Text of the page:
Say WHAT? Sorting Other People’s Stuff
“You can’t have everything. Where would you put it?”
– Ann Landers
In boxes, Ann. Lots of boxes.
The week after my Mom passed away in March, my brothers and their families and I found ourselves in the difficult, but perhaps familiar, position of having to go through all her things. We did this so soon partly because we were all together in Calgary anyway, so we may as well get it done – and partly because my Mom’s apartment was a life lease and the contract required we sell the property back within thirty days of the end of the month she passed away. We had to act quickly.
And boy, did we ever…like ripping off a Band-Aid, it was fast but painful.
My Mom loved her stuff. Whether she used it, wore it, read it, enjoyed it or even saw it mattered far less than having it. This may have stemmed from growing up in the Depression – but getting her to part with anything she wasn’t ready to was like trying to pry a barnacle off a rock.
Interestingly, her apartment was full, yes – but it was a lovely atmosphere…warm, welcoming and relaxing versus cluttered and overwhelming.
Until, of course, the time came for all of us to go through her closets, cupboards, bureaus and storage locker. That we felt overwhelmed is an understatement. But on the upside, our grief, sorrow and shock over her sudden passing shifted – albeit temporarily – to frustration at the sheer volume of stuff we had to sort through…most of which hadn’t seen the light of day in years.
By day six (with anywhere from four to eight people working eight hour days), we’d worked our way down to the storage locker in the basement. By that point, I think we’d all had enough – especially since we had packed those exact same boxes 15 years ago when we’d moved my Mom from her house!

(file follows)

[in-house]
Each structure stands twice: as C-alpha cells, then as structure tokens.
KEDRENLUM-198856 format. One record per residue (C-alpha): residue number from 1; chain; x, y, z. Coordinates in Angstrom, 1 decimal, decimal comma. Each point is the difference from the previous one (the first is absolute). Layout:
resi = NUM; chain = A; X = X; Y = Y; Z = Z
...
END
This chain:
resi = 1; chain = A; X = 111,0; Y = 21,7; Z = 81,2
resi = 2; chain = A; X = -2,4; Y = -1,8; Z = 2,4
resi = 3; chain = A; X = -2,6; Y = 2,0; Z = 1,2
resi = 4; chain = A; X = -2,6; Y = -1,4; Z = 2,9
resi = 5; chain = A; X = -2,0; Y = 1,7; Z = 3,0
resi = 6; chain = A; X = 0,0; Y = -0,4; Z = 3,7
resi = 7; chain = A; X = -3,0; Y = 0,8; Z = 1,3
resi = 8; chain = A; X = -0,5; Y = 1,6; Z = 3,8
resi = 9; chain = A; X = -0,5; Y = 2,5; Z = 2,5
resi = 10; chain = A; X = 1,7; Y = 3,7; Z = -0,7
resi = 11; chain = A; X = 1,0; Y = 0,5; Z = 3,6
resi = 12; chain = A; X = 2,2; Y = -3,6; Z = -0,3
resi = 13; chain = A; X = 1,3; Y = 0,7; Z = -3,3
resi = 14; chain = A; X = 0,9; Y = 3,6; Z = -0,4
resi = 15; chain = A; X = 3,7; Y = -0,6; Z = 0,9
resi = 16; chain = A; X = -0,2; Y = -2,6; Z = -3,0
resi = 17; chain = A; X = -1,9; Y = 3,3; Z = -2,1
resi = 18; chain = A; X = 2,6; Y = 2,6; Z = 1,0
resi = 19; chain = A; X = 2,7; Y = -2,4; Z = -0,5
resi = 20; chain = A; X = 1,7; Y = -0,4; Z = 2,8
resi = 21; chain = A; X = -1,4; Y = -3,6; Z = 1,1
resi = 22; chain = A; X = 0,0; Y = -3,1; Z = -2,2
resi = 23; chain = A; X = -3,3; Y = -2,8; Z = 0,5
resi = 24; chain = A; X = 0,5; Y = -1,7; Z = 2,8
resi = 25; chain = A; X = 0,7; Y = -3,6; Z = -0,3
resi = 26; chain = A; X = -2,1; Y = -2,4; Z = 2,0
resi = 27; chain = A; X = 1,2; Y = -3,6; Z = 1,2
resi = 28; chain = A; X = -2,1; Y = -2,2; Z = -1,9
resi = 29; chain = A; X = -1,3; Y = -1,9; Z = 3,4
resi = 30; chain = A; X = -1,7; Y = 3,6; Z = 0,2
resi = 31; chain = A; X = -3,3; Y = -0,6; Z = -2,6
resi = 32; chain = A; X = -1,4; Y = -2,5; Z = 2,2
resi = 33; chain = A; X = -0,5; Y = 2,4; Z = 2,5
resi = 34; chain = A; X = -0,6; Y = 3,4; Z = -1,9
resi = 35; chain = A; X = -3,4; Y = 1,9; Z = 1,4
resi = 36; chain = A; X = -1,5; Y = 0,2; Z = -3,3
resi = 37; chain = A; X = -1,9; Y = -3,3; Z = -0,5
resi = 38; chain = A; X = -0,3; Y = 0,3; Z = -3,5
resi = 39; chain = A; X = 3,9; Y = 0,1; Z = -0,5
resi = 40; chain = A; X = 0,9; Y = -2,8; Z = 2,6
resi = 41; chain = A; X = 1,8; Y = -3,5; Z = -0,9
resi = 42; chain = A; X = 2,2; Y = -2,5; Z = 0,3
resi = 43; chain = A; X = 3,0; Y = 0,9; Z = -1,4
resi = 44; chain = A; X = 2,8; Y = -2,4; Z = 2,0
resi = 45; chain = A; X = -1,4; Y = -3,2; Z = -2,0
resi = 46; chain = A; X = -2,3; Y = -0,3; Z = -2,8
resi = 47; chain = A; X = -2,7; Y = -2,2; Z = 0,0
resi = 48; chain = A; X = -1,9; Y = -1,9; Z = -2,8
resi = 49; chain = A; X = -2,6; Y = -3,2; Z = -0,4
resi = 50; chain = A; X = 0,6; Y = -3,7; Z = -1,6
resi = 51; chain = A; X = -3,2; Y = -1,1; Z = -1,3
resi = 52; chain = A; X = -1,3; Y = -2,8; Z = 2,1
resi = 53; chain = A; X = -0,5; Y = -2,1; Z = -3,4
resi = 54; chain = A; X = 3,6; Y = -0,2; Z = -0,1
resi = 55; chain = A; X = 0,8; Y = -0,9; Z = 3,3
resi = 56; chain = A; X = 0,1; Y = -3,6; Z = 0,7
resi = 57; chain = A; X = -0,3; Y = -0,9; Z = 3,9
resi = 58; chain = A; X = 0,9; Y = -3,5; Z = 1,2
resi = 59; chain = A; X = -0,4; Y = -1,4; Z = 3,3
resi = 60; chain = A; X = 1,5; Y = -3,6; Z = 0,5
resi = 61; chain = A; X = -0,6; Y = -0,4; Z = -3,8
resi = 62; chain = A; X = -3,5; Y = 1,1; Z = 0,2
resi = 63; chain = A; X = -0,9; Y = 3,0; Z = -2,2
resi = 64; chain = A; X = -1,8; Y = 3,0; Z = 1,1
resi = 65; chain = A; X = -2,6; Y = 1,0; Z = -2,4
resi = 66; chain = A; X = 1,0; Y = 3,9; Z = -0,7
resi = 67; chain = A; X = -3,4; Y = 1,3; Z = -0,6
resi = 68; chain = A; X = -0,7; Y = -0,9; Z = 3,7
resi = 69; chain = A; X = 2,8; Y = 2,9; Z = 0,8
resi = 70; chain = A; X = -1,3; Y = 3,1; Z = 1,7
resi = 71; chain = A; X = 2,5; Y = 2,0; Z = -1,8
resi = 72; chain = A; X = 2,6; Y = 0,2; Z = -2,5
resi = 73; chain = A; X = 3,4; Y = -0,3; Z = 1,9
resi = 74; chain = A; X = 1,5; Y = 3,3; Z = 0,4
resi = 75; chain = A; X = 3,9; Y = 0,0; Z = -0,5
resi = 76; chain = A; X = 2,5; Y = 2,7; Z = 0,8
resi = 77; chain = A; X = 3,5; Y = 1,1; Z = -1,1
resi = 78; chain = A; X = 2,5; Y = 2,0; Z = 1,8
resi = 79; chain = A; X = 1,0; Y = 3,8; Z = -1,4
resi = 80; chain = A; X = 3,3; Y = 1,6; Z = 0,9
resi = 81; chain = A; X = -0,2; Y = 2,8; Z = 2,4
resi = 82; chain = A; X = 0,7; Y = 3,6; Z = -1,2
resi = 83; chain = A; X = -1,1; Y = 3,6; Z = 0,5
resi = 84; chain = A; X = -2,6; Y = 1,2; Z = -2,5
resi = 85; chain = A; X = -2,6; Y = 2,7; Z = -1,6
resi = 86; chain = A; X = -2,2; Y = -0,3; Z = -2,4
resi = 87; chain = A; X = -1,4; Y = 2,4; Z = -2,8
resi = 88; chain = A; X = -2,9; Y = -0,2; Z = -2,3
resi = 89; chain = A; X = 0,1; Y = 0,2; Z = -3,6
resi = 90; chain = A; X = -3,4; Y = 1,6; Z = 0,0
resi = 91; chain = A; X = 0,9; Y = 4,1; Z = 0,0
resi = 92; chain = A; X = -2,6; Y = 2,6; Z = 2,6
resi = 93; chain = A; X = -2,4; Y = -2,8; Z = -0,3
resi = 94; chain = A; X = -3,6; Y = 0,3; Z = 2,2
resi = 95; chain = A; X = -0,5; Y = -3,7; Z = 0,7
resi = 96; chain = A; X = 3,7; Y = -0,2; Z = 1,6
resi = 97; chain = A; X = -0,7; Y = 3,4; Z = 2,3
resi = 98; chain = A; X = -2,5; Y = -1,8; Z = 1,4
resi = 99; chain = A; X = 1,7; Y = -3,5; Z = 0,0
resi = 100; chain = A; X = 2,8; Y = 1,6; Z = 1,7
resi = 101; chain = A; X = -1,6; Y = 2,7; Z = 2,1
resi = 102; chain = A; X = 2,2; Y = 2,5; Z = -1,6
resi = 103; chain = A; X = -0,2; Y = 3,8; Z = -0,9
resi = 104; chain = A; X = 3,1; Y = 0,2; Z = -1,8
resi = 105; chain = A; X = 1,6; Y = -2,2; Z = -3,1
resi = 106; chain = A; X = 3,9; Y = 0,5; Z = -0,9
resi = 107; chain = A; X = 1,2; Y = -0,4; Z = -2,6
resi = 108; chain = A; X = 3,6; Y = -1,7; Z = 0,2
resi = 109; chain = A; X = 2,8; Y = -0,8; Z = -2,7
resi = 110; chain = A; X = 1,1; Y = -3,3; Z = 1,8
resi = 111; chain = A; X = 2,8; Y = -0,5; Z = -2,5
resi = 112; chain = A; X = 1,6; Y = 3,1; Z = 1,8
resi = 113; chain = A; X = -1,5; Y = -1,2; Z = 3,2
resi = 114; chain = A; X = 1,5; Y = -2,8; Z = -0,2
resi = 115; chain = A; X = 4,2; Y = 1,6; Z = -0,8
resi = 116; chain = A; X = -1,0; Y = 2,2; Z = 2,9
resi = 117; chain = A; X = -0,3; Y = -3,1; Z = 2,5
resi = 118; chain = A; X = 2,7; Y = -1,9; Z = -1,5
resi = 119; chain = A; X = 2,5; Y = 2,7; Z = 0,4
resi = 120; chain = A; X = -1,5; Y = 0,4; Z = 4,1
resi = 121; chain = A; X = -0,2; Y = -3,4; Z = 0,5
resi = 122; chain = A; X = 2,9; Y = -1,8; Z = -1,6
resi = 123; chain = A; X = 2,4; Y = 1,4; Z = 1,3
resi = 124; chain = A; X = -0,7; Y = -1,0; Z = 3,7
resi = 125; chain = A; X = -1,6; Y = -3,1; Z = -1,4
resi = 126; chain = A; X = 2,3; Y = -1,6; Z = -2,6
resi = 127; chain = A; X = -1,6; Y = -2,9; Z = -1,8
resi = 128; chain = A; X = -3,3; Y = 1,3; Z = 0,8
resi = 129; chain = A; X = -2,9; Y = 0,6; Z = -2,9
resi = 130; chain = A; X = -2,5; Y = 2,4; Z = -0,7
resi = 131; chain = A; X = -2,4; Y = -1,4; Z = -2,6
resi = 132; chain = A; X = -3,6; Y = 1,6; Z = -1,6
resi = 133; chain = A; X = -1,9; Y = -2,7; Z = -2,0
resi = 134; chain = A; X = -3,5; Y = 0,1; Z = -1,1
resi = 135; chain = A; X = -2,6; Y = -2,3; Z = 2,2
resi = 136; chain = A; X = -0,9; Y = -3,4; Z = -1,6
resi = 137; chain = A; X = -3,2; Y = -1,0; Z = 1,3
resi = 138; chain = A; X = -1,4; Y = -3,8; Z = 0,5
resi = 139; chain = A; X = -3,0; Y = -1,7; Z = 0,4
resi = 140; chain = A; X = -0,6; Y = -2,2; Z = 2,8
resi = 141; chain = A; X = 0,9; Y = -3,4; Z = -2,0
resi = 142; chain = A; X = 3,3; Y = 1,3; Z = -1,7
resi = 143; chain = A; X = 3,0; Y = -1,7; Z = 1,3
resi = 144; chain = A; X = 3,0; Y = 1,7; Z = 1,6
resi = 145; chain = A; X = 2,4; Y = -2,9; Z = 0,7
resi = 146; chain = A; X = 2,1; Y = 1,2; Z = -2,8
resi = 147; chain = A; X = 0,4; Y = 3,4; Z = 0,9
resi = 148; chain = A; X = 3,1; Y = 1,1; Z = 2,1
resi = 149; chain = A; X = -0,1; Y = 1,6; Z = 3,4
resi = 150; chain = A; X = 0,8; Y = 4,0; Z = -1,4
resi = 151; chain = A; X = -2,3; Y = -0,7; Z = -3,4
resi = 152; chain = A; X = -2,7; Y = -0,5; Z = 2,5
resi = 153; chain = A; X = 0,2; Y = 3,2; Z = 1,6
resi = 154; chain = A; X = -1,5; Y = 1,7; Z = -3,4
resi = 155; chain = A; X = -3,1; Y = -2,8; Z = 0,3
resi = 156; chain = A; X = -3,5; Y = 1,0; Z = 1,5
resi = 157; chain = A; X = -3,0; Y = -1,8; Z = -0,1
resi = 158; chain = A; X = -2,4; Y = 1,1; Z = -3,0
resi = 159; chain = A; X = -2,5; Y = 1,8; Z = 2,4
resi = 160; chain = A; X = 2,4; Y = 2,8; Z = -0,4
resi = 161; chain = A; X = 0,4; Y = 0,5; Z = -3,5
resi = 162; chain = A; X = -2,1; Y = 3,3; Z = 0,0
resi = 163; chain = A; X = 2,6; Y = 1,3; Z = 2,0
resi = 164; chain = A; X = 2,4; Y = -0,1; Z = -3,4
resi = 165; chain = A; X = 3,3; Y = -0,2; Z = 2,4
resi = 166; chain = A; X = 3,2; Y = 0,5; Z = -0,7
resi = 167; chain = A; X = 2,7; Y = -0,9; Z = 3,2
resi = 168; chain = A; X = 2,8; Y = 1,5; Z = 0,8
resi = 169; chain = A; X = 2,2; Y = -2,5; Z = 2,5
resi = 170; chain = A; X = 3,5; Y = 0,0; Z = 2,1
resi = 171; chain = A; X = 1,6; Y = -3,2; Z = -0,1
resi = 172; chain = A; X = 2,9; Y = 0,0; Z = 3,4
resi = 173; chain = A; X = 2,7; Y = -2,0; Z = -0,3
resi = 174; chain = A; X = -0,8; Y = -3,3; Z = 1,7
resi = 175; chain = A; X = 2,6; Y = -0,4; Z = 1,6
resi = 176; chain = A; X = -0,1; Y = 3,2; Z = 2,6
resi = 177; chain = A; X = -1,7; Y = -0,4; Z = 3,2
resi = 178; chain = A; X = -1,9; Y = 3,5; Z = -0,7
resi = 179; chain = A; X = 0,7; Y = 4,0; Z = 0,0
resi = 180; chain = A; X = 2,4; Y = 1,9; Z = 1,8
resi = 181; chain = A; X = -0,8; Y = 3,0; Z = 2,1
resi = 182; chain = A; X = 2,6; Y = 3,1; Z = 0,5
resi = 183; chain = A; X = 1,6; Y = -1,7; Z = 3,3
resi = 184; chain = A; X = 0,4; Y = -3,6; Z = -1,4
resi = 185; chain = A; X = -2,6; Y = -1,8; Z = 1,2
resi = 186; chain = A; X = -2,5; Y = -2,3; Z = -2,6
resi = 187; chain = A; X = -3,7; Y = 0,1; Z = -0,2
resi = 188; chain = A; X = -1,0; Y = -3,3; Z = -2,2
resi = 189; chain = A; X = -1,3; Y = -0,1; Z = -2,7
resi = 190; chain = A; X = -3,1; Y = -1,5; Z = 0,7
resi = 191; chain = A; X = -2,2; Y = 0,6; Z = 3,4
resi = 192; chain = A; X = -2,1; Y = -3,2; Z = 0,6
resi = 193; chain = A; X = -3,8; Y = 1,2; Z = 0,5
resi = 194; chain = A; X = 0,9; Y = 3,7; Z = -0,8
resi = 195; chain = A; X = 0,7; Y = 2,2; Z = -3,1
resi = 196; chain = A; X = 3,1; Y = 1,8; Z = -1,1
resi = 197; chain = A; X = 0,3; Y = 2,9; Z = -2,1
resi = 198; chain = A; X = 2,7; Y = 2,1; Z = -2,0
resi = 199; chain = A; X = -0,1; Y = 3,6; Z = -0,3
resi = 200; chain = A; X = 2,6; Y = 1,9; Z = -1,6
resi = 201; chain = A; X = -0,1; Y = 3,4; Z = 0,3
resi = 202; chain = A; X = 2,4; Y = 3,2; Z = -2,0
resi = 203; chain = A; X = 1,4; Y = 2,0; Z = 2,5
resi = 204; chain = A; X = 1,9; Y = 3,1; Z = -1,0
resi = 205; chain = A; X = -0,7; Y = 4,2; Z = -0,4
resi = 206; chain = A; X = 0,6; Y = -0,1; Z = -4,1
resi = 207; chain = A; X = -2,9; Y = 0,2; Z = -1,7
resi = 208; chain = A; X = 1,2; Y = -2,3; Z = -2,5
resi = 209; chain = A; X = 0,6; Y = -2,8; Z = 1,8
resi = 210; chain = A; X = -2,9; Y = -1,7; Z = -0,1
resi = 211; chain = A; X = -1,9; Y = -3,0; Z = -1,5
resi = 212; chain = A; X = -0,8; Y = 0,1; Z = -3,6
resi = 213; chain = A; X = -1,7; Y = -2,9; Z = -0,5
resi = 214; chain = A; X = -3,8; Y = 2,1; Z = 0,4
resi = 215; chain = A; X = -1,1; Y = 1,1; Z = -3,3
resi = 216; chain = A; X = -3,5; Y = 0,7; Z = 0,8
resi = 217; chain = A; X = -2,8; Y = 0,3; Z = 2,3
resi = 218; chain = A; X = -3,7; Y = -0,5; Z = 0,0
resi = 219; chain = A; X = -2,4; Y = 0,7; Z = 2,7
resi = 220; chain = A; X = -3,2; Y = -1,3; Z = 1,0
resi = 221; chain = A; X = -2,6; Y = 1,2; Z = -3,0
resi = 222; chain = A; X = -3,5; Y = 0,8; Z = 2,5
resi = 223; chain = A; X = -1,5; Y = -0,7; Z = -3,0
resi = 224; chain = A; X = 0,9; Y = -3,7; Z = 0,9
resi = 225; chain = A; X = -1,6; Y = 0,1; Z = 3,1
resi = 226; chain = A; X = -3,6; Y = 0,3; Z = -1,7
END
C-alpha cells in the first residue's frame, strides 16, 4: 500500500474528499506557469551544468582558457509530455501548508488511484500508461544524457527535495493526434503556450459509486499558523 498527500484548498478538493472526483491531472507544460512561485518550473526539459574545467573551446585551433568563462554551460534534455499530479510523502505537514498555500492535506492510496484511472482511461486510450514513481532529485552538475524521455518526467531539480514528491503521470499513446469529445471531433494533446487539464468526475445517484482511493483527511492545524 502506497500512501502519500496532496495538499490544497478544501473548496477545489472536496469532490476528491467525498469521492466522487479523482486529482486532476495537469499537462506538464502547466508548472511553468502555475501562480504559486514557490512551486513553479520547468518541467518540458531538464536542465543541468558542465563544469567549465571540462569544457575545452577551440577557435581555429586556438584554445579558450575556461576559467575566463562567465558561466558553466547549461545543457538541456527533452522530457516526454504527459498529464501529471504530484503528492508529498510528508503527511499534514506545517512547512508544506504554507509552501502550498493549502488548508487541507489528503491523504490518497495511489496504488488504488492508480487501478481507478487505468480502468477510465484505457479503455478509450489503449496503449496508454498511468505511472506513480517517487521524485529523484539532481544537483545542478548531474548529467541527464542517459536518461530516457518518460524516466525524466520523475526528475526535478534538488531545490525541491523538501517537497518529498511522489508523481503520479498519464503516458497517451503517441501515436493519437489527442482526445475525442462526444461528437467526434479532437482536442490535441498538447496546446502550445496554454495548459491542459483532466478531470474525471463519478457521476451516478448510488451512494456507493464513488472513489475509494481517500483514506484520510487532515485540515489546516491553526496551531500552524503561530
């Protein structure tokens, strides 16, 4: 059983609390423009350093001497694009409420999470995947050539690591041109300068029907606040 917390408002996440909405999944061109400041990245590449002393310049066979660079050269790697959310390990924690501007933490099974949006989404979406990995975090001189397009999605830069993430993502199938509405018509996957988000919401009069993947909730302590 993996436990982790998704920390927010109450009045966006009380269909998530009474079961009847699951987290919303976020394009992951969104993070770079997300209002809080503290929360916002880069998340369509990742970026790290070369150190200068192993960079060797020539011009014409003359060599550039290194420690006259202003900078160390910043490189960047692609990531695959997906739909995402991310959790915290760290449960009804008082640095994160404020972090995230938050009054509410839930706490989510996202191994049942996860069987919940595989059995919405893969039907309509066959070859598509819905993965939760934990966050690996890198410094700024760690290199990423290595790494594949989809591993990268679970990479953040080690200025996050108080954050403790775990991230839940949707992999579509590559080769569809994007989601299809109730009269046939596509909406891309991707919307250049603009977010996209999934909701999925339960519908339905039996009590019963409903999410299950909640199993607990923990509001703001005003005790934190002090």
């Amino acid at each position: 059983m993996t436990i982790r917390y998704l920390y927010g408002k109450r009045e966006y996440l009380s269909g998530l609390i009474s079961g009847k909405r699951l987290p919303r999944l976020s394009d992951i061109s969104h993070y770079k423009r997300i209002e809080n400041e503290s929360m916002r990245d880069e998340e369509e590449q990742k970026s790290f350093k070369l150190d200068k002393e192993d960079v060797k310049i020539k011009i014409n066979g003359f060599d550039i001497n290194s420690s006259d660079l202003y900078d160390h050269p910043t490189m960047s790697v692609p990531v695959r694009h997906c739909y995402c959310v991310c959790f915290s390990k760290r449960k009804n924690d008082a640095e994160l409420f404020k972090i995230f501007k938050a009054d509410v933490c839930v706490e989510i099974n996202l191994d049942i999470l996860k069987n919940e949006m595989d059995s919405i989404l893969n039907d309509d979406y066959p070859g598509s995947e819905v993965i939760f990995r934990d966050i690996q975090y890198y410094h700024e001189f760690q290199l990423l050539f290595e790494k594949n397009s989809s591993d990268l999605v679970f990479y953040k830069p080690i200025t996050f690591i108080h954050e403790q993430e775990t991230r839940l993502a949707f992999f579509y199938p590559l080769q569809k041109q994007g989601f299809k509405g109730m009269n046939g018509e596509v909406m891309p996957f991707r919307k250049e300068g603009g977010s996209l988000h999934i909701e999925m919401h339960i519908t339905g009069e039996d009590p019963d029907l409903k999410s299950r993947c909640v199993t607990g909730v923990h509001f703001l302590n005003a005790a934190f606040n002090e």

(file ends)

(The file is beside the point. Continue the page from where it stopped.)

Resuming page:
“This is unbelievable,” remarked one of my brothers.
“Sure is,” I said, wrapping my sixteenth coffee mug in a newspaper from 1994 and tucking it alongside my childhood Barbie clothes collection which was piled on top of yet another stack of unused Christmas cards from the sixties. Then I taped up the box, labelled it with my name and added it to the growing pile.
For the apple, as the saying goes, doesn’t fall from the tree.
Forty-five boxes, two bureaus, two desks, a chair, a table and two lamps later, I was rather proud of myself for not taking more. My family, of course, thinks I’m nuts to be shipping all this old stuff to my already-full bungalow in BC – but they’ve been very polite and understanding on the matter…and perhaps even a tad relieved that a bit more of what my Mom loved (but they don’t want or have room for) is staying in the family.
Because believe me, we gave away an awful lot – especially clothes – to the Sally Ann.
And since we did the bulk of all this sorting only a week after our Mom had passed away, emotion obviously played a significant role in determining what I would keep. And yet, I think I was still able to stick somewhat to my usual rule when it comes to de-cluttering:
“If it’s not beautiful, useful or sentimental, it goes.”
– Sarah Ban Breathnach
But since I don’t physically have the room to store, long term, all of which I have kept – plus my own boxes of stuff, still unopened from when I moved in 4 years ago, I suspect many items are destined to be recycled as gifts.
And then there are the family photos. Eleven boxes of them…unsorted! Never mind the ones already in my basement needing to be dealt with. These are not my photos. These are from when we were growing up – and my Mom’s childhood photos, too.
So, on my last trip back to Alberta, I loaded up my car with all the photos that need to be sorted, put into albums and distributed to family members.
Also on this trip, some of us went through all the boxes of Christmas ornaments that had been stored in my Mom’s storage locker. We’d run out of time and patience to deal with those in March, so we dealt with them in August instead. True to form, for every ornament my brothers kept, I kept ten…plus the lights. So between my own decorations and my Mom’s, I am now equipped to decorate four houses for Christmas and I have enough wattage to light up the block (think Chevy Chases’ Christmas Vacation).